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Discussion Starter #1
Hey all I took out all of my spark plugs for a good read and all of them had oil up the threads, this is #1 cylinder and the ground strap and electrode have a tan burn mark which to me seems fine, I just wanted to know if anyone else has had this problem, I should check the PCV valve probably to see if it rattles (good) or not (Bad) thank you, no rush.
https://i.imgur.com/JX8rDMd.jpg
 

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worn rings and or valve stem seals can cause oil to get into combustion chamber and on plug threads. Yours does not look like any big deal.

How many miles on the motor?

If one or more cyl did have oil covered tip/strap than that would be more of a concern where you would want to do a compression test to compare cyl.

check the PCV (read clean it with some carb cleaner even if it rattles)
 

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Could that oil be from the outside? Like leaky valve cover gaskets? Or leaky intake/china wall? Intake leaks can make oil run everywhere. If you think it's coming from the combustion chamber, any smoke? If not, then I wouldn't worry too much. But I would definitely look for signs of external leaks. +1 on the compression test and leakdown test if you see more coking/deposits on the tip of other plugs or if you really want to be paranoid.
 

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Discussion Starter #6
138,000 on a untouched street engine. I'm positive almost all spark plugs had oil on them. On some start ups it would immediately show smoke then go away and never happen while running.
 

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Smoke on startup... ok then that eliminates my outside leak theory. There is definitely oil in the combustion chamber. Certainly check the PCV valve. And it sounds like you have bad valve guides, smoke at startup... then clears up... classic symptom. A bad or clogged PCV valve will make it worse.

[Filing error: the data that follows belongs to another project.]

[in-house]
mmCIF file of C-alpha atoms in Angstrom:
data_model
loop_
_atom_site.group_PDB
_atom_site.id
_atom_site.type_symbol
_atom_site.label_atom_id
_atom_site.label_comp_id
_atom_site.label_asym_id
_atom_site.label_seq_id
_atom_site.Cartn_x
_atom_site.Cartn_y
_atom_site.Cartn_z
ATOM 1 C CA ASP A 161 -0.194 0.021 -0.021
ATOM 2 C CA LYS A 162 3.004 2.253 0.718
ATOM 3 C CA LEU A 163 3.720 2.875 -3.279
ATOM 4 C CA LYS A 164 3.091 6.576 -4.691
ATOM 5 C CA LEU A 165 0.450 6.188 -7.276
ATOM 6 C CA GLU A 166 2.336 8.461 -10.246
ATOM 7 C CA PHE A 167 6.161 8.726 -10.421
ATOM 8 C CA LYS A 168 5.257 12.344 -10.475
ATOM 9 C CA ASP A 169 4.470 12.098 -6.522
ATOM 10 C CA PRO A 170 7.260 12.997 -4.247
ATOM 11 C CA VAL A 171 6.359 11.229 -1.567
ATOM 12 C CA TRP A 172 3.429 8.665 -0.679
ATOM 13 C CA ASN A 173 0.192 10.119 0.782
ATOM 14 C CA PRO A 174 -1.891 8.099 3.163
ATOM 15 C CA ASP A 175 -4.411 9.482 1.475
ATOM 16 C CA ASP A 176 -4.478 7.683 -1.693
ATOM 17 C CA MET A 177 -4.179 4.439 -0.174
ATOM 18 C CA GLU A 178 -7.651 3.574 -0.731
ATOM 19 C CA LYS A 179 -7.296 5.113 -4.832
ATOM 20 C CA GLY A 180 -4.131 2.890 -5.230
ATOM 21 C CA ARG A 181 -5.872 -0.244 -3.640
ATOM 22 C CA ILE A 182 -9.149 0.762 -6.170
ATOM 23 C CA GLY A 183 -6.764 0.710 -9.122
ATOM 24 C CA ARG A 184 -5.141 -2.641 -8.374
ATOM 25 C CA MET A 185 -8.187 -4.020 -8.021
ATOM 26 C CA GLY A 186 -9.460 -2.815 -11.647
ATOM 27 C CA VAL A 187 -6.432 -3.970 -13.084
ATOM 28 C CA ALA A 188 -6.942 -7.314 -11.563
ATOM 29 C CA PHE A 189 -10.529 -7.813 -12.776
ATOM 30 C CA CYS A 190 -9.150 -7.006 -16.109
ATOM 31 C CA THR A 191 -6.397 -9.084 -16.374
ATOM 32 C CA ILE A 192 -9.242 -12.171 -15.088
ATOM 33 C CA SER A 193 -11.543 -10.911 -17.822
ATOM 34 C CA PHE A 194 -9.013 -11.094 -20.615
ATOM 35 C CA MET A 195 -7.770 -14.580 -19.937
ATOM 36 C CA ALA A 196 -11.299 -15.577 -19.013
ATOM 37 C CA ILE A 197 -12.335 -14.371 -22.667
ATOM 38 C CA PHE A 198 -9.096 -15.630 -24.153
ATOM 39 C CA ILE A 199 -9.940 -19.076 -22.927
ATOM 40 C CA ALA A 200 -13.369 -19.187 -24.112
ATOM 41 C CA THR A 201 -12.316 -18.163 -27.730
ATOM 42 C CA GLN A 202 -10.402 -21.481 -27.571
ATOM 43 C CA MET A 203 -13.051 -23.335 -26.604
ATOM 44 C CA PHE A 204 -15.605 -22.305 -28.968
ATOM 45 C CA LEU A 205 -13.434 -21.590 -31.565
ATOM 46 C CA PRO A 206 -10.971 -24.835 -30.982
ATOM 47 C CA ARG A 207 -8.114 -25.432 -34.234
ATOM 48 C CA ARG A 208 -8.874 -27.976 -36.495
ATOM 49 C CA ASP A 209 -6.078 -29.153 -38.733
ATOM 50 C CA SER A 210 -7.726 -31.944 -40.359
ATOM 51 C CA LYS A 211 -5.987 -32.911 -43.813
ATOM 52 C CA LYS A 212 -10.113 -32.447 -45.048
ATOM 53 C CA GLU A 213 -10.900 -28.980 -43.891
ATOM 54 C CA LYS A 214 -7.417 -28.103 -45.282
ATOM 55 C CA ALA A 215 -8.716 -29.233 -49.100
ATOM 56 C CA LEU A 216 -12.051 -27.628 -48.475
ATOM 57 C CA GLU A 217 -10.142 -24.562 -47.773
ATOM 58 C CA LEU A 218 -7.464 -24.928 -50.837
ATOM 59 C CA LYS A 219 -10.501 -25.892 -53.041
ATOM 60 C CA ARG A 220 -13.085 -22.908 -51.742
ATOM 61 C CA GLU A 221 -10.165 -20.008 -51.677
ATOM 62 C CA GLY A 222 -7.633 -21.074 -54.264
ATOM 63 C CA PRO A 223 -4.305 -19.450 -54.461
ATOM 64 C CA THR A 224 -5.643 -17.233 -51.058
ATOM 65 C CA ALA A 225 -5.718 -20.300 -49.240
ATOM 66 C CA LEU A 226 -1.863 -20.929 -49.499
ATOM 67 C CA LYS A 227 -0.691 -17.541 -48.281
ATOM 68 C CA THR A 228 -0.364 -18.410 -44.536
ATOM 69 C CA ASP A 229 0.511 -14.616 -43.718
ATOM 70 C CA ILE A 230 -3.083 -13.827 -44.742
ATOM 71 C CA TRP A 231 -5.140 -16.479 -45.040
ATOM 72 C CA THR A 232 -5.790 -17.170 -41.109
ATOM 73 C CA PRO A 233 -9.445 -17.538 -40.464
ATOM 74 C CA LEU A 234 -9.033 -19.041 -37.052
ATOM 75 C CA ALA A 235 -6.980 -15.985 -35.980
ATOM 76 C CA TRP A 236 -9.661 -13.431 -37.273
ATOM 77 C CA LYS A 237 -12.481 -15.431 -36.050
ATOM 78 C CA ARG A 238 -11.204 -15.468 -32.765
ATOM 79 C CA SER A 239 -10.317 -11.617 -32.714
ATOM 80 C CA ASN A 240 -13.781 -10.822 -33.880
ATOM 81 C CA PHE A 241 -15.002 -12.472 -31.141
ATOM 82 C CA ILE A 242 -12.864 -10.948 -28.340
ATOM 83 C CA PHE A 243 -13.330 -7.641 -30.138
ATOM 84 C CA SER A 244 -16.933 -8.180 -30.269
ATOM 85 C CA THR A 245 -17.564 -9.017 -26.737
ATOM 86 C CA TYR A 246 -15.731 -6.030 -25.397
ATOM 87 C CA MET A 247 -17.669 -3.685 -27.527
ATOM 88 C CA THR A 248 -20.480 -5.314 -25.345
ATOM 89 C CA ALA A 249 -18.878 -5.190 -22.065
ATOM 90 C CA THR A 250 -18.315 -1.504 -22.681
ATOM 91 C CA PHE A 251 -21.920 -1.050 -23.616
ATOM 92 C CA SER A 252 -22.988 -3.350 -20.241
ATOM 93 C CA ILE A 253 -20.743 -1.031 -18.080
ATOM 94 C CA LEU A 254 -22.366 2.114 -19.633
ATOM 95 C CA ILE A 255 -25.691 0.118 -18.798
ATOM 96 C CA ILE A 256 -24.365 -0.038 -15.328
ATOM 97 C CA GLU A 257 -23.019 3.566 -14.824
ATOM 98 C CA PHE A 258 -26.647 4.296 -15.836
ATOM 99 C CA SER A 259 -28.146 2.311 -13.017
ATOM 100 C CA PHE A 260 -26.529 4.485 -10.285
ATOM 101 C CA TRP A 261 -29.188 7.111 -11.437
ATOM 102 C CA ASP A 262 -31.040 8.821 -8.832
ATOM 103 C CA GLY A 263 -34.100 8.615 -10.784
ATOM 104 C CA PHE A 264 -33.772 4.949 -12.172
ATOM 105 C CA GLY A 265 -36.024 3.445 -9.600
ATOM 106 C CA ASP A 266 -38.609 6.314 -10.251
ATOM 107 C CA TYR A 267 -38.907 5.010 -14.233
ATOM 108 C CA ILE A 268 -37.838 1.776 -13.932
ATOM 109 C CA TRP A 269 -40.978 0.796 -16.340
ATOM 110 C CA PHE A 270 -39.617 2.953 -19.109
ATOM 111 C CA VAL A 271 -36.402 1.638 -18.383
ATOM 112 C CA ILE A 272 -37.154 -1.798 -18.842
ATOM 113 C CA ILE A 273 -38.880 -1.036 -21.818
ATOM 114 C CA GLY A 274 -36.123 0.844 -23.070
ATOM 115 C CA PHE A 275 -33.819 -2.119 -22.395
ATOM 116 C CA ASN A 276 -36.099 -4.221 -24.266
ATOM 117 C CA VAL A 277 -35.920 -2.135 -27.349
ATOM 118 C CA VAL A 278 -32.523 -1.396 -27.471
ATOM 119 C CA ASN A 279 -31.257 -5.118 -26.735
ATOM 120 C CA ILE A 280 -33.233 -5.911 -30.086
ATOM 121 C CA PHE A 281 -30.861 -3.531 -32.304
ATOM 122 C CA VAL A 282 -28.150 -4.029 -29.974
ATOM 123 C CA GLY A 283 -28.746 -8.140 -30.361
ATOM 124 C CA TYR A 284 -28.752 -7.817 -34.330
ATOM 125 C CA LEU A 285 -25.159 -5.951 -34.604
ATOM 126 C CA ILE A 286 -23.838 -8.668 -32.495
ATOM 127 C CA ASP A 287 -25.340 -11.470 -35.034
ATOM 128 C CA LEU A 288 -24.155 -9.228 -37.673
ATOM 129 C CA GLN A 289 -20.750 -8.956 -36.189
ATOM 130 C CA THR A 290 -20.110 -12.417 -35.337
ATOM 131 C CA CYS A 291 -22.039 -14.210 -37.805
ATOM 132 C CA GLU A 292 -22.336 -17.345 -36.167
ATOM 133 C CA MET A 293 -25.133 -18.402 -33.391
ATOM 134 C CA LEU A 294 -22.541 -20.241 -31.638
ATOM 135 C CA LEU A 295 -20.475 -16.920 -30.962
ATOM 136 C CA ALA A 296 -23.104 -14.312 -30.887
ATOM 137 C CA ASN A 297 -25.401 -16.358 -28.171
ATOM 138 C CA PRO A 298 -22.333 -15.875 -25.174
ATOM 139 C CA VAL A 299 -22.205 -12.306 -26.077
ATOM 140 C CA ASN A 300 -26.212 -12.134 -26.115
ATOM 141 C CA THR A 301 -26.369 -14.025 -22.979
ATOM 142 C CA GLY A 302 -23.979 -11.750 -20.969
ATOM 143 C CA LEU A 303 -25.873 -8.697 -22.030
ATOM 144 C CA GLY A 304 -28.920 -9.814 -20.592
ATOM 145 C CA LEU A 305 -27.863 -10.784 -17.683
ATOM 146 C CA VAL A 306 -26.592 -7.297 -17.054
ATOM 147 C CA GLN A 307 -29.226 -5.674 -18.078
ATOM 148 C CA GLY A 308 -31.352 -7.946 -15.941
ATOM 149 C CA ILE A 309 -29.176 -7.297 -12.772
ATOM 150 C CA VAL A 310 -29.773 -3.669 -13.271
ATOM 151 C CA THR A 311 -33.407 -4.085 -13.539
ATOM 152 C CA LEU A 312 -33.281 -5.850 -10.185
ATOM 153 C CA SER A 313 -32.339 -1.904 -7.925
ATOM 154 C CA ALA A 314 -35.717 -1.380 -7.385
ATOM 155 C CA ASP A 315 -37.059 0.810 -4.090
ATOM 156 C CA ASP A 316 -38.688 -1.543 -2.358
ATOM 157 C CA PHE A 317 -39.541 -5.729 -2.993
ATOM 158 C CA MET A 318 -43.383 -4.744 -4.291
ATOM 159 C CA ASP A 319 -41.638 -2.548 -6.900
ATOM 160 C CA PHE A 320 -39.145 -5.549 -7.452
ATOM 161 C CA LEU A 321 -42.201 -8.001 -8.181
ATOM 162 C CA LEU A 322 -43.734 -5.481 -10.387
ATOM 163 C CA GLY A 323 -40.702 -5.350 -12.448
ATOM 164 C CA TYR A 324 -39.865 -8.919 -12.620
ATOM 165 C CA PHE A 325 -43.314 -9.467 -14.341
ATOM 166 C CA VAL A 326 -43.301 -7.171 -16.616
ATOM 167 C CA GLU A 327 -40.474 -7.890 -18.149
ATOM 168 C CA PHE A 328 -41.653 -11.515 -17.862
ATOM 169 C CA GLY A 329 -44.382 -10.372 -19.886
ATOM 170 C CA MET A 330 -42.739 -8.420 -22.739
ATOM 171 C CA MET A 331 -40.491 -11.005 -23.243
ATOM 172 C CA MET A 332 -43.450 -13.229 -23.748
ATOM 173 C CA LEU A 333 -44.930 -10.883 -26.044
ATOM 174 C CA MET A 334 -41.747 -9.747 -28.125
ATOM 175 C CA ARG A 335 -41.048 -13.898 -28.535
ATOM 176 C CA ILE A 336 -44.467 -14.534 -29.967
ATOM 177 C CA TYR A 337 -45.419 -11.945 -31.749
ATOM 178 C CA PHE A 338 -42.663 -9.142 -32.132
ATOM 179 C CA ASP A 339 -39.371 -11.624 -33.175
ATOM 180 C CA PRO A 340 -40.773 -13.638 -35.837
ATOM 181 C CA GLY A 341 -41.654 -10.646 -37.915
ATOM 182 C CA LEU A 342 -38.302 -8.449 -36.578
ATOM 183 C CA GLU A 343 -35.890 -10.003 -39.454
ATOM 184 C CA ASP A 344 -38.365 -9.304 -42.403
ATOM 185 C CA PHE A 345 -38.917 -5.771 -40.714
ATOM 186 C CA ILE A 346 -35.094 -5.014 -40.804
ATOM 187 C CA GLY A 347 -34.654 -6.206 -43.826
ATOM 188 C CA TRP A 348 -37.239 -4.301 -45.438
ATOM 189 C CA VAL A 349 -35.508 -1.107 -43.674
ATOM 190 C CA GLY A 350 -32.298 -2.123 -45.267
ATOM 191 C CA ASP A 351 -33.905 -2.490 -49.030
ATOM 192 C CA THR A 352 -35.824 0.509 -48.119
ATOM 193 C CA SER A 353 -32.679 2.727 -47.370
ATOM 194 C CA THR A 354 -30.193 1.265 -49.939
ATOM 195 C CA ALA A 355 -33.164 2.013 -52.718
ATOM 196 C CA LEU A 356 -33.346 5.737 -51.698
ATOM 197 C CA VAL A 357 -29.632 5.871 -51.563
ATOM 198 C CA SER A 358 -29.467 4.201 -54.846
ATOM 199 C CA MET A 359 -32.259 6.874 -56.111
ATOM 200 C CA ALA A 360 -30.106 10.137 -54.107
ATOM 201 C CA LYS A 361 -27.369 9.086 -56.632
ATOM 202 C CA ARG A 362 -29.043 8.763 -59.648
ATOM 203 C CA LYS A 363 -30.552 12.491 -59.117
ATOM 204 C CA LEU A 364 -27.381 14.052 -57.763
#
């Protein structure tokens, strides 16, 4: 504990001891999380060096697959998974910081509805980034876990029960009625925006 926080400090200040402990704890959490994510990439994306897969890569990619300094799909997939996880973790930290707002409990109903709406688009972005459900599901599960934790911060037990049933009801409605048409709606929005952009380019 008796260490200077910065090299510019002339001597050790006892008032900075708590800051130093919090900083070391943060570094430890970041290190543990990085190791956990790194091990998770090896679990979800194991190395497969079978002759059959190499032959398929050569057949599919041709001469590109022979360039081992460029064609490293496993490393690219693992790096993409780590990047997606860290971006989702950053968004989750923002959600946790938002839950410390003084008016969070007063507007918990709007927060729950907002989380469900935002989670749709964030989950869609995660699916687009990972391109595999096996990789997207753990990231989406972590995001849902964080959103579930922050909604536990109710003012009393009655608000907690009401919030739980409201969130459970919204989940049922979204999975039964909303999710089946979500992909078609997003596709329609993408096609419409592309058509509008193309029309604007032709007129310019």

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Discussion Starter #8
It could come from the outside as this engine has always had a bad engine oil leak. I've done the oil pan gasket, front timing cover seals. I'm the second owner so I dont think anyone re did the intake manifold china wall silicone seal. If I start my car in the garage and drive it out there was a oil drip half the size of a dime pretty fast.
 

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Discussion Starter #9
Valve stem seals makes sense definitely at this mileage and the thousands of hours operating, this engine is probably due. It still runs good, I have aluminum heads and an intake in my garage I think I should start working on.
 

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The LT1, it is common for the intake to head gasket and hardware to relax and suck oil from the valley into the bottom of the ports.

The Corteco- Detroit Gasket is pretty hard even new and just a little release of tension they can leak.

Try checking all the intake bolts ( some have nuts on top holding brackets you will have to remove)

Might not be your issue, but free to try .
 

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Discussion Starter #11
Good place to check I'll see how loose the bolts might have gotten starting from the middle and working in a circle from driver to passenger alternating sides.
 

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Op

run your fingers along the back of intake where it meets the block...if wet oil than the intake is leaking

if the intake does come off, replace gaskets with the FelPro "printo" seal ones (they have blue sealant around the ports. I use Permatex Black Ultra RTV (better for oil leaks IMHO) on the china walls

If valve stem seals than FelPro Viton ones (full jacket)
 

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Did you check/clean your PCV valve yet? I would do that immediately.

As for sealing the china walls, Permatex Ultra RTV is a good option. Another option is to use something called "The Right Stuff".

https://www.permatex.com/products/gasketing/the-right-stuff-gasket-makers/permatex-the-right-stuff-gasket-maker/

Over the years, I basically starting using the original black formula where RTV is called for in all gasket sealing applications. It's been the only sealant that has stood the test of time for me and has never let me down where RTV has hardened or cracked and leaked. It survives expansion and contraction of intakes, especially the china wall area. I've even used it as a light skim coat on paper and cranky valve cover gaskets with good results.

The key to any sealant is to make sure the surfaces are clean and dry. I spray or wipe the area with brake cleaner or a mineral spirit that fully evaporates before applying sealant.
 
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